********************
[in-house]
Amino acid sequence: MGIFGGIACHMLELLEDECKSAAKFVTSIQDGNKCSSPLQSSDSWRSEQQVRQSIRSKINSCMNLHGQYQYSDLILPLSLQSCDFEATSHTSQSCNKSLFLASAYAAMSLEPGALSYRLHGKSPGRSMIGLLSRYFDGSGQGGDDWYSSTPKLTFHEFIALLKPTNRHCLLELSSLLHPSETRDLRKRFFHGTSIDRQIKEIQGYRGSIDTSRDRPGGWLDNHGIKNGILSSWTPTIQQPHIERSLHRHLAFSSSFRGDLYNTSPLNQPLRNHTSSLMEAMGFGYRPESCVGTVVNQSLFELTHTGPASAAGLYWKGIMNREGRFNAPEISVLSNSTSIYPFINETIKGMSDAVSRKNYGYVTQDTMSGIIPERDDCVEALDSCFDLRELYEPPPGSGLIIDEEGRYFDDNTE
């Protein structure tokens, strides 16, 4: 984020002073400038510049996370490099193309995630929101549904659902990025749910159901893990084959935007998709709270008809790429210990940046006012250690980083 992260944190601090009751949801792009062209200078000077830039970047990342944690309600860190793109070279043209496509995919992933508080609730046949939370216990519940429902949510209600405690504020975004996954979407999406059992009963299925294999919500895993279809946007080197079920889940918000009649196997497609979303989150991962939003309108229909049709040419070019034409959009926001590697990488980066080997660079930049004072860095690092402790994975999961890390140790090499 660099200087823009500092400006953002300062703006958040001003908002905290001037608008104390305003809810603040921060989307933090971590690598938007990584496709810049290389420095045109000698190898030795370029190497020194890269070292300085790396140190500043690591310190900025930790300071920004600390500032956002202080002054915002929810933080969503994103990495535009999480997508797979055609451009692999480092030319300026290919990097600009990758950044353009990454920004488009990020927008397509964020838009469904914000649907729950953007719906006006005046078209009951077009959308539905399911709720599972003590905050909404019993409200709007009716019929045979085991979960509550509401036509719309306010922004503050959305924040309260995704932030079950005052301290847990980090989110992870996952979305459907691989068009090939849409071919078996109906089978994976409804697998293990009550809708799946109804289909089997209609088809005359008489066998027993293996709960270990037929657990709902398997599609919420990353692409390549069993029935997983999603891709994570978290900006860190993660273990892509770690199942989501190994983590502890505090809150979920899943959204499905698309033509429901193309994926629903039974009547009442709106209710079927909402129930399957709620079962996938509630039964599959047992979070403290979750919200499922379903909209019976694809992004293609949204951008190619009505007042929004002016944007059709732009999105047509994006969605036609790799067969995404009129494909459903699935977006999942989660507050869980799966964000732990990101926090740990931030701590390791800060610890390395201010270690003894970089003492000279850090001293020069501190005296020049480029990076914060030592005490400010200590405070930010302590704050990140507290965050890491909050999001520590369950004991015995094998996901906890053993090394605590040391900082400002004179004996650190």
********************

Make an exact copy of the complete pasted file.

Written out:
[in-house]
Amino acid sequence: MGIFGGIACHMLELLEDECKSAAKFVTSIQDGNKCSSPLQSSDSWRSEQQVRQSIRSKINSCMNLHGQYQYSDLILPLSLQSCDFEATSHTSQSCNKSLFLASAYAAMSLEPGALSYRLHGKSPGRSMIGLLSRYFDGSGQGGDDWYSSTPKLTFHEFIALLKPTNRHCLLELSSLLHPSETRDLRKRFFHGTSIDRQIKEIQGYRGSIDTSRDRPGGWLDNHGIKNGILSSWTPTIQQPHIERSLHRHLAFSSSFRGDLYNTSPLNQPLRNHTSSLMEAMGFGYRPESCVGTVVNQSLFELTHTGPASAAGLYWKGIMNREGRFNAPEISVLSNSTSIYPFINETIKGMSDAVSRKNYGYVTQDTMSGIIPERDDCVEALDSCFDLRELYEPPPGSGLIIDEEGRYFDDNTE
């Protein structure tokens, strides 16, 4: 984020002073400038510049996370490099193309995630929101549904659902990025749910159901893990084959935007998709709270008809790429210990940046006012250690980083 992260944190601090009751949801792009062209200078000077830039970047990342944690309600860190793109070279043209496509995919992933508080609730046949939370216990519940429902949510209600405690504020975004996954979407999406059992009963299925294999919500895993279809946007080197079920889940918000009649196997497609979303989150991962939003309108229909049709040419070019034409959009926001590697990488980066080997660079930049004072860095690092402790994975999961890390140790090499 660099200087823009500092400006953002300062703006958040001003908002905290001037608008104390305003809810603040921060989307933090971590690598938007990584496709810049290389420095045109000698190898030795370029190497020194890269070292300085790396140190500043690591310190900025930790300071920004600390500032956002202080002054915002929810933080969503994103990495535009999480997508797979055609451009692999480092030319300026290919990097600009990758950044353009990454920004488009990020927008397509964020838009469904914000649907729950953007719906006006005046078209009951077009959308539905399911709720599972003590905050909404019993409200709007009716019929045979085991979960509550509401036509719309306010922004503050959305924040309260995704932030079950005052301290847990980090989110992870996952979305459907691989068009090939849409071919078996109906089978994976409804697998293990009550809708799946109804289909089997209609088809005359008489066998027993293996709960270990037929657990709902398997599609919420990353692409390549069993029935997983999603891709994570978290900006860190993660273990892509770690199942989501190994983590502890505090809150979920899943959204499905698309033509429901193309994926629903039974009547009442709106209710079927909402129930399957709620079962996938509630039964599959047992979070403290979750919200499922379903909209019976694809992004293609949204951008190619009505007042929004002016944007059709732009999105047509994006969605036609790799067969995404009129494909459903699935977006999942989660507050869980799966964000732990990101926090740990931030701590390791800060610890390395201010270690003894970089003492000279850090001293020069501190005296020049480029990076914060030592005490400010200590405070930010302590704050990140507290965050890491909050999001520590369950004991015995094998996901906890053993090394605590040391900082400002004179004996650190």